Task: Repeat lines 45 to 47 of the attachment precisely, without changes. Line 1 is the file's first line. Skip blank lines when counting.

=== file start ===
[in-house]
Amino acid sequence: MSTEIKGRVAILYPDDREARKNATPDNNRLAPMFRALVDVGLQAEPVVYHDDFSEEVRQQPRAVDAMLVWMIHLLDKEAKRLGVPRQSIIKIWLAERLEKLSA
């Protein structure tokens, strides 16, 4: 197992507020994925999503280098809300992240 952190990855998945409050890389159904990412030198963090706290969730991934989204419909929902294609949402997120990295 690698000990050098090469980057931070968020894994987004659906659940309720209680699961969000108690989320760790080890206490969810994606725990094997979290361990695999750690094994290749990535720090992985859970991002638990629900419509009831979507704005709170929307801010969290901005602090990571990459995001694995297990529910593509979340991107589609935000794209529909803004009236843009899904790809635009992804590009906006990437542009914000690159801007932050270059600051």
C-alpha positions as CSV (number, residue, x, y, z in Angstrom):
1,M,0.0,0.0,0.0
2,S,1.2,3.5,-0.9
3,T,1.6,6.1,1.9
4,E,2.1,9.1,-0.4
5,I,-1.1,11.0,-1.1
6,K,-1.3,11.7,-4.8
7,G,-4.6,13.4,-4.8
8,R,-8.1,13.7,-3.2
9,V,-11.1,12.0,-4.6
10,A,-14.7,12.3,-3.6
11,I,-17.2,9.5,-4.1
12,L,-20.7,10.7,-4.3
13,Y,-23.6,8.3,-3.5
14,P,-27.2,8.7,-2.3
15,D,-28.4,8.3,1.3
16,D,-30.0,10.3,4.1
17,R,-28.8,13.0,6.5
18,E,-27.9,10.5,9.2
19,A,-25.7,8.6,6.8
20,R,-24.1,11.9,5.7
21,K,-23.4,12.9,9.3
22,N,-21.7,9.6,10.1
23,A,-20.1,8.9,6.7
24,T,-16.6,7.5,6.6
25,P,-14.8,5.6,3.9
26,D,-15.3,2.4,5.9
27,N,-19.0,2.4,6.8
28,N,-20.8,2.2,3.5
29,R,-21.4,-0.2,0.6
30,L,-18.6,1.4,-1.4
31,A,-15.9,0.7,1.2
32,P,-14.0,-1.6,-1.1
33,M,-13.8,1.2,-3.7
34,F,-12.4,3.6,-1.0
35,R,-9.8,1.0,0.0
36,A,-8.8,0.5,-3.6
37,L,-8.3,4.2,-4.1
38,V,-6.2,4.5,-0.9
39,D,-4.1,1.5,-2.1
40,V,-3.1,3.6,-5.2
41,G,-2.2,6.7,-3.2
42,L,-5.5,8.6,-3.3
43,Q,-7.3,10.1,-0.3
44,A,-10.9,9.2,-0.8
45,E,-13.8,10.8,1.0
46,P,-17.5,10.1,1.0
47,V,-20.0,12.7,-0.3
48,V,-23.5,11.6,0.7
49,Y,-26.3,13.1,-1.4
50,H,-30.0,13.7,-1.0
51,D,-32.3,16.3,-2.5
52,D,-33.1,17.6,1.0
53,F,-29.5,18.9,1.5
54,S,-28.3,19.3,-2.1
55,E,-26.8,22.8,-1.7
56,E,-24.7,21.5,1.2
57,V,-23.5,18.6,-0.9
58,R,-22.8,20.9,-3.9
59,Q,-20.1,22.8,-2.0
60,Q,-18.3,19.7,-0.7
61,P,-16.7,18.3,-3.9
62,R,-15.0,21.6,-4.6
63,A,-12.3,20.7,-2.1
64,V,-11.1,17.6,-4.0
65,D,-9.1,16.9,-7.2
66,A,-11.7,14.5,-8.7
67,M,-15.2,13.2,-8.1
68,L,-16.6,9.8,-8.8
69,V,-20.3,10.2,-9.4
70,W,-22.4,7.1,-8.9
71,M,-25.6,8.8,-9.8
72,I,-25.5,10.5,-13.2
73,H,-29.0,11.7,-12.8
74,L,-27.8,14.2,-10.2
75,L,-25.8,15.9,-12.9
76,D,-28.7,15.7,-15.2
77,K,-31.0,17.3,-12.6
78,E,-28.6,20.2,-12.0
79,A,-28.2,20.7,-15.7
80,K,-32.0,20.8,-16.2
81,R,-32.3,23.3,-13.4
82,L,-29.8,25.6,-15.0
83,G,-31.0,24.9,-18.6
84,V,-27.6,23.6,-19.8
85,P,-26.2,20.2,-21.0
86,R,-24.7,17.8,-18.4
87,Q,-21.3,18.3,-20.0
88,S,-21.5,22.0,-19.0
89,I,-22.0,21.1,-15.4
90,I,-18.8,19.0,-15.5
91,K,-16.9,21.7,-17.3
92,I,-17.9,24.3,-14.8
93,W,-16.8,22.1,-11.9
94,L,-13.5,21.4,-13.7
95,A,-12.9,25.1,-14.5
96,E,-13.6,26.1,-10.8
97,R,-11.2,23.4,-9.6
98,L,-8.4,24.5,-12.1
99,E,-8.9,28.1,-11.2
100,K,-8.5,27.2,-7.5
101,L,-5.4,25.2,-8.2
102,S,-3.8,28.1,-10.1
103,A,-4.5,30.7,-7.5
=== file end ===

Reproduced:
41,G,-2.2,6.7,-3.2
42,L,-5.5,8.6,-3.3
43,Q,-7.3,10.1,-0.3